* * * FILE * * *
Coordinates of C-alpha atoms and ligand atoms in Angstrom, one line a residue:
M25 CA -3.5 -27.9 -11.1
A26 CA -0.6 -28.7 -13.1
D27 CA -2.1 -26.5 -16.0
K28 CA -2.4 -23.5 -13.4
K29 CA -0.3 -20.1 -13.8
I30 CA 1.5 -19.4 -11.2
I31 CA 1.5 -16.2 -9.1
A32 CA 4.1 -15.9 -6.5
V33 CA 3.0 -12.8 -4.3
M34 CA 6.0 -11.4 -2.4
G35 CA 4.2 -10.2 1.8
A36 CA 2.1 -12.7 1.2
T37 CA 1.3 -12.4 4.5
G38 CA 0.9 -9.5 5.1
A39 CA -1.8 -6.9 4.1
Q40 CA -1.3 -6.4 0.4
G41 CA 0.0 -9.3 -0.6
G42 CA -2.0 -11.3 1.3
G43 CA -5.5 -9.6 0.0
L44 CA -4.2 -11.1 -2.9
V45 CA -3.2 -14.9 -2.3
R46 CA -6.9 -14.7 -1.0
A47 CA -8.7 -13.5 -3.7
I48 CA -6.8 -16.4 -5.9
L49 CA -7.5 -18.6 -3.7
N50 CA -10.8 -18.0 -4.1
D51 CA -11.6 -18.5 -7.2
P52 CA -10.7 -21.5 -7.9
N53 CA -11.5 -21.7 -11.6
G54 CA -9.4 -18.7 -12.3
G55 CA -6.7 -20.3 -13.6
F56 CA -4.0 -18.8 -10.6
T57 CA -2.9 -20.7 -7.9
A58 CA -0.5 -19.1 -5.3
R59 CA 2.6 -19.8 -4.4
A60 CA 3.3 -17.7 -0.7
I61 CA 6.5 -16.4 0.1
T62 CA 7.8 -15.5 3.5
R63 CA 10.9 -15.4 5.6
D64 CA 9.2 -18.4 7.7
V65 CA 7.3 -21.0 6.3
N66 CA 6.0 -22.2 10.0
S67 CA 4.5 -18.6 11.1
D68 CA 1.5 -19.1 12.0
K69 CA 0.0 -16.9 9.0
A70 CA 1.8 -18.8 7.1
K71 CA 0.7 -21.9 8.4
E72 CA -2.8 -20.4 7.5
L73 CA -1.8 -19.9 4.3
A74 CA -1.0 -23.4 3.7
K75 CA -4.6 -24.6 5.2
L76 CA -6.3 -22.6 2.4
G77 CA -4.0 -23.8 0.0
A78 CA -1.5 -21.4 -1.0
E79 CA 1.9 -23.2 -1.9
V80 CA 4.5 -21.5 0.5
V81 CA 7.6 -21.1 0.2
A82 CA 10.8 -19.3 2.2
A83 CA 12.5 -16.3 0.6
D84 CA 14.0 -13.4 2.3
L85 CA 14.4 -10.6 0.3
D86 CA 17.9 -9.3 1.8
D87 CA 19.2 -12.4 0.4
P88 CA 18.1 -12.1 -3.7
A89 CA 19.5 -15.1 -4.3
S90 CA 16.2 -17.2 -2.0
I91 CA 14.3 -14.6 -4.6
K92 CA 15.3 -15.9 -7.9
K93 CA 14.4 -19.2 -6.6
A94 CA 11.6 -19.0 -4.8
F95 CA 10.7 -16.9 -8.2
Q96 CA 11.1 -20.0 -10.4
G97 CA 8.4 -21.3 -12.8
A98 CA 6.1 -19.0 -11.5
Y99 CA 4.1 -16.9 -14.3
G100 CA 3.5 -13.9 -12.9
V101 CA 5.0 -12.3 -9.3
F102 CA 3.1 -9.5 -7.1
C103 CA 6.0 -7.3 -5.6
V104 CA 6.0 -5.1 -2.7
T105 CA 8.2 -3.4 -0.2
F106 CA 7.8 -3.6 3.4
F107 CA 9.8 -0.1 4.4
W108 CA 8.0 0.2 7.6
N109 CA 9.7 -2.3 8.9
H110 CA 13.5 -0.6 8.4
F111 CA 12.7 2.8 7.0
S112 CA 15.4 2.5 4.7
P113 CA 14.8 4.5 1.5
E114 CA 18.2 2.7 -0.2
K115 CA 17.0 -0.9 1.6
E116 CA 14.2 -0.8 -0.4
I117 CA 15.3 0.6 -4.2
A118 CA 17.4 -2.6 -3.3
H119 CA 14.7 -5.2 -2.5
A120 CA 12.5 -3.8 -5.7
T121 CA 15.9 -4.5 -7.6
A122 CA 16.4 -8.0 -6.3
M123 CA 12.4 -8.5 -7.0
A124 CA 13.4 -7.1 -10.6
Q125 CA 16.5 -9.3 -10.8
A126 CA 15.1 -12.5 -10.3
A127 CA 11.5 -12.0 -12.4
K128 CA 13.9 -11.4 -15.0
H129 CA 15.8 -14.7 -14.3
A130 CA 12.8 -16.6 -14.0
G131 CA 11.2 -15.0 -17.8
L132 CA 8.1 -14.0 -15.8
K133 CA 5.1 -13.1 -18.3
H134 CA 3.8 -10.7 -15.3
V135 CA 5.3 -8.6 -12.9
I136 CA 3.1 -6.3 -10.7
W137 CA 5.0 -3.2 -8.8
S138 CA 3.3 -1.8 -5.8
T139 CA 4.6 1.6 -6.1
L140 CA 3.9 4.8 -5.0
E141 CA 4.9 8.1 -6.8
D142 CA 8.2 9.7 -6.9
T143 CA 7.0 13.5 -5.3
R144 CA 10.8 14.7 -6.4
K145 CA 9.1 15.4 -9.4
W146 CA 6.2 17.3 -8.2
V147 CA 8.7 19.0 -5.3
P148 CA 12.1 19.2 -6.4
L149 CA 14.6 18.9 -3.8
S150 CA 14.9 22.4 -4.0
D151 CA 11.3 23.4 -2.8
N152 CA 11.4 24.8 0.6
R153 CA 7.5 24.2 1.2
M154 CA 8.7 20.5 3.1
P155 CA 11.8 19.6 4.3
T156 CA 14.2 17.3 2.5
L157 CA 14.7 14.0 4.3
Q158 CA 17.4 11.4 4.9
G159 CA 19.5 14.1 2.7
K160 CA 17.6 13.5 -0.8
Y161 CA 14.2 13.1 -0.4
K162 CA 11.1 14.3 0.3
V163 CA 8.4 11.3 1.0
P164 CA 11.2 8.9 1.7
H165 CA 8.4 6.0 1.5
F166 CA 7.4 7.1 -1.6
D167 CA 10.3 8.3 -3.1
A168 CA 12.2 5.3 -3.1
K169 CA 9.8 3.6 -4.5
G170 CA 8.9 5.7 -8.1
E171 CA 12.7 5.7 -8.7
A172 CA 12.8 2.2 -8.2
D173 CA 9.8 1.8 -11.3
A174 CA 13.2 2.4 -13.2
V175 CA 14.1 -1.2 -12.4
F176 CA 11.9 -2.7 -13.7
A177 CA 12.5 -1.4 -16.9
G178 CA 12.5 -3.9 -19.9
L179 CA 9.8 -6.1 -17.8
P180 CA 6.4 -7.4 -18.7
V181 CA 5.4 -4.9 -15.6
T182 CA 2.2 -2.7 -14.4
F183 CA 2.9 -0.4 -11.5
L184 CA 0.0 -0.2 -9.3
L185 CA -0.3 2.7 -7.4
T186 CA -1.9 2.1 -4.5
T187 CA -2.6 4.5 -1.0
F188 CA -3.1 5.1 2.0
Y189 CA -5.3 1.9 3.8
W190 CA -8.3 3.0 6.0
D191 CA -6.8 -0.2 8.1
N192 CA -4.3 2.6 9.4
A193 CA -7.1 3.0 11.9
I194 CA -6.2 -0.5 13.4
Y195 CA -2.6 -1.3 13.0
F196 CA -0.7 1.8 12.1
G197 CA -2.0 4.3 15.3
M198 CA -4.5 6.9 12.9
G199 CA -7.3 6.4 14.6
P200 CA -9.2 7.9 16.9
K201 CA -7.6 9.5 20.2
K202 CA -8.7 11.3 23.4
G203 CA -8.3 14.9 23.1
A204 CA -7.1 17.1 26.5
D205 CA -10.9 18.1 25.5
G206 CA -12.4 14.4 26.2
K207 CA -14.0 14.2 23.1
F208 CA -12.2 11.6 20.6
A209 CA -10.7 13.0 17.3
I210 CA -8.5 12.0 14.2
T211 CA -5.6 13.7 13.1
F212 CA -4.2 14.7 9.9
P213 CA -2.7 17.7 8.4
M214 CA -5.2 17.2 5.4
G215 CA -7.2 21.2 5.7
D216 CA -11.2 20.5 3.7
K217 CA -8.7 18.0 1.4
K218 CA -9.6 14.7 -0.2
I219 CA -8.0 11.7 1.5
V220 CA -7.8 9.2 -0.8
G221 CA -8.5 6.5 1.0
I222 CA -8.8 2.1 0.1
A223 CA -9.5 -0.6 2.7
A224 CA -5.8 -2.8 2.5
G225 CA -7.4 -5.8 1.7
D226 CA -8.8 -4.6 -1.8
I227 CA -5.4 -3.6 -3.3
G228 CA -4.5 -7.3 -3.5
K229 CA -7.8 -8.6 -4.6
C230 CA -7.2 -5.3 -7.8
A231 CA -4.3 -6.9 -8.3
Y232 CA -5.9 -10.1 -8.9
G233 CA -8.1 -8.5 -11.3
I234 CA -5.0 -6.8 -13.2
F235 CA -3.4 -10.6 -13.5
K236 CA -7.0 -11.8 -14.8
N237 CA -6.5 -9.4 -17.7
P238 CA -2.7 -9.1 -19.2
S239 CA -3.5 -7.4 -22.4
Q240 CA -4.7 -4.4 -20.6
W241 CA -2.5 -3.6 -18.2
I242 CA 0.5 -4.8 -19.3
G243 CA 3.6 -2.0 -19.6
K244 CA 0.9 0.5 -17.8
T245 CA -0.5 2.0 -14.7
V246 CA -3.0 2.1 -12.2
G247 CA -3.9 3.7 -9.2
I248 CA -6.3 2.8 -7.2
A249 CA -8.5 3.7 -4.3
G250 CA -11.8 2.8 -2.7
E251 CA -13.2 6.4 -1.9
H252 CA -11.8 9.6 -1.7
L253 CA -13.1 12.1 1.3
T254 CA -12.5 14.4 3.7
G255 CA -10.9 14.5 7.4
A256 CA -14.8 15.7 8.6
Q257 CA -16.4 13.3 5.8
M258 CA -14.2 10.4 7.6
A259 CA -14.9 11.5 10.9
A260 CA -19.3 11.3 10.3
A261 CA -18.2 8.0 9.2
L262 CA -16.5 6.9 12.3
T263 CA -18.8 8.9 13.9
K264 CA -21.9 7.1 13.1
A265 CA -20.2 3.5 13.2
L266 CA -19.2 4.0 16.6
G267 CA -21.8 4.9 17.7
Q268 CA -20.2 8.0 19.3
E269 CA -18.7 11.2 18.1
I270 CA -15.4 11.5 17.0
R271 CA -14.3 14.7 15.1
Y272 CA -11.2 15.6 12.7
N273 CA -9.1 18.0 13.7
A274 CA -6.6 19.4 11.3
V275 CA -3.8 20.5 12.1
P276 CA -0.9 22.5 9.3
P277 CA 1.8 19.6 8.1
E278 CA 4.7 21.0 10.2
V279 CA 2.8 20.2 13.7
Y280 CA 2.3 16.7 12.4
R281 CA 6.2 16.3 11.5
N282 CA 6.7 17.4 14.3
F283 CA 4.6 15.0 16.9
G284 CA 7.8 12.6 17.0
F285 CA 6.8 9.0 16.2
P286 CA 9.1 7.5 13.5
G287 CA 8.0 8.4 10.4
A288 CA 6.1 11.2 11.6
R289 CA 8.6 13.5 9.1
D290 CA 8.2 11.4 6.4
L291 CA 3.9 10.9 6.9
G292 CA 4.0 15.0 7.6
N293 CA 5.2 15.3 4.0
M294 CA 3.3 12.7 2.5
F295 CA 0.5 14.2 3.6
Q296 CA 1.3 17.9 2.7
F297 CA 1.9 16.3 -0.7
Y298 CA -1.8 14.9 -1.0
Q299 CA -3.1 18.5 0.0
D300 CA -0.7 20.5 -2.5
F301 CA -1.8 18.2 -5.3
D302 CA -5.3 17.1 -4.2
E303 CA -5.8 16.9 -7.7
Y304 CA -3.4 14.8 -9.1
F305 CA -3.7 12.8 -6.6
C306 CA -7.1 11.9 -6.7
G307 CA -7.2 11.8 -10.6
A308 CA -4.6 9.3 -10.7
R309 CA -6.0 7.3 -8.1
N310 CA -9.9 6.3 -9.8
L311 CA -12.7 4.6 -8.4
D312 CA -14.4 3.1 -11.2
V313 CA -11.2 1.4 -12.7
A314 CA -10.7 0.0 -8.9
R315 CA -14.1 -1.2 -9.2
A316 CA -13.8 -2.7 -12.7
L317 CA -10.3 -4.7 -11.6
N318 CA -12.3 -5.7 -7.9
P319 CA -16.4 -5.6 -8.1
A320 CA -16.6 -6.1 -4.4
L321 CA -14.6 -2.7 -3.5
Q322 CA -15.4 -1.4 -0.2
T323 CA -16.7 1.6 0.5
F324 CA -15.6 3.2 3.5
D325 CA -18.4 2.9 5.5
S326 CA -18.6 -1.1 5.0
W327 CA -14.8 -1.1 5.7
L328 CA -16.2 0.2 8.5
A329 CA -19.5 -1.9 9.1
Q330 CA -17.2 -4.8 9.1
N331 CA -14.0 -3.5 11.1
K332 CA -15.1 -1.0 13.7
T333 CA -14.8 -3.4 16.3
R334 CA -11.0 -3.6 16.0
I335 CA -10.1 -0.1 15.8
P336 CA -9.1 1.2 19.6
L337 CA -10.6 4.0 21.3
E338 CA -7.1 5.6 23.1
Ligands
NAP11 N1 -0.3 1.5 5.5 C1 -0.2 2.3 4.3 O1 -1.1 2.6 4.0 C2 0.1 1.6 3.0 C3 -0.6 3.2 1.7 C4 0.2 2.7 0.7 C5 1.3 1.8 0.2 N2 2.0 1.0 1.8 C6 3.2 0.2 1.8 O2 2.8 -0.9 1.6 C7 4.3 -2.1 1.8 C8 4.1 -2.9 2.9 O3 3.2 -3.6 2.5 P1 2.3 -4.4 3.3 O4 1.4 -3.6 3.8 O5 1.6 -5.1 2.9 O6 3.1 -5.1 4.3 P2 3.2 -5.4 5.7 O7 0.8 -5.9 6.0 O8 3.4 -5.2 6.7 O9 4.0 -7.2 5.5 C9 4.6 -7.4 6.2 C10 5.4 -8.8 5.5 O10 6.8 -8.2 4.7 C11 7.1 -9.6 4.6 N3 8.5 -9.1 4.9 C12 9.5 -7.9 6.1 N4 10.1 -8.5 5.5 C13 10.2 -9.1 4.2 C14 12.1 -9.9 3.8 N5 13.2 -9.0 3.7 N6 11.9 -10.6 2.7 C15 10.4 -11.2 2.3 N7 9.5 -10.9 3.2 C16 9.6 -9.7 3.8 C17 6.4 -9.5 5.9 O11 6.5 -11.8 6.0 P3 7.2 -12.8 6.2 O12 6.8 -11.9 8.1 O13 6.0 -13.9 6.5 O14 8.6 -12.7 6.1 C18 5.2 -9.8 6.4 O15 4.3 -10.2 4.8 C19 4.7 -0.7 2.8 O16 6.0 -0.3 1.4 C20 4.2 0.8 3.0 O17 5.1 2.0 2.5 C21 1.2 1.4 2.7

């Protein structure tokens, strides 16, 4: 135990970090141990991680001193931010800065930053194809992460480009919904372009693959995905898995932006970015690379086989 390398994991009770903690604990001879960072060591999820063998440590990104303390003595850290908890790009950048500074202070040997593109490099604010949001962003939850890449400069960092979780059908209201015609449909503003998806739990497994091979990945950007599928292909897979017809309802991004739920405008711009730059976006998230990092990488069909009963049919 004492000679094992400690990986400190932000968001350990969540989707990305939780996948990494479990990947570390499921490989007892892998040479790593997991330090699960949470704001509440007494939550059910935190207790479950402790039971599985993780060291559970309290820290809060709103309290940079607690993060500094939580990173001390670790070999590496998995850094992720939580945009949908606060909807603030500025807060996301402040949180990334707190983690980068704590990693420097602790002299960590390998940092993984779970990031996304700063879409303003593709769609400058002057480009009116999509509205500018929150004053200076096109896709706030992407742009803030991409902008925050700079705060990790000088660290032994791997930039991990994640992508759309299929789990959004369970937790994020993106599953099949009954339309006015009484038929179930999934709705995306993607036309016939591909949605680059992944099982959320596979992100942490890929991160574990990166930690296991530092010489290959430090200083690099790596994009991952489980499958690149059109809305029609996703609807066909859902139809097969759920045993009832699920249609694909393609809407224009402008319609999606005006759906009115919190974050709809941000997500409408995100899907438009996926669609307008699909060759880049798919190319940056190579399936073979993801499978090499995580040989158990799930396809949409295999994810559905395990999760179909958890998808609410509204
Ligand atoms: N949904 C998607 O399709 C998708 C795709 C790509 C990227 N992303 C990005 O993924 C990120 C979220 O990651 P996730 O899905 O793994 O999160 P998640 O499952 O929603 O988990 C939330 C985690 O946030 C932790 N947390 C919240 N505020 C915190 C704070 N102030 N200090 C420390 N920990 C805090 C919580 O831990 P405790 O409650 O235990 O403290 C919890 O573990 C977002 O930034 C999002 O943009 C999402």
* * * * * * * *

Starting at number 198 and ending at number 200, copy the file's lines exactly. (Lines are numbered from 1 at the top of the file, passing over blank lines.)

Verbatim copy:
G221 CA -8.5 6.5 1.0
I222 CA -8.8 2.1 0.1
A223 CA -9.5 -0.6 2.7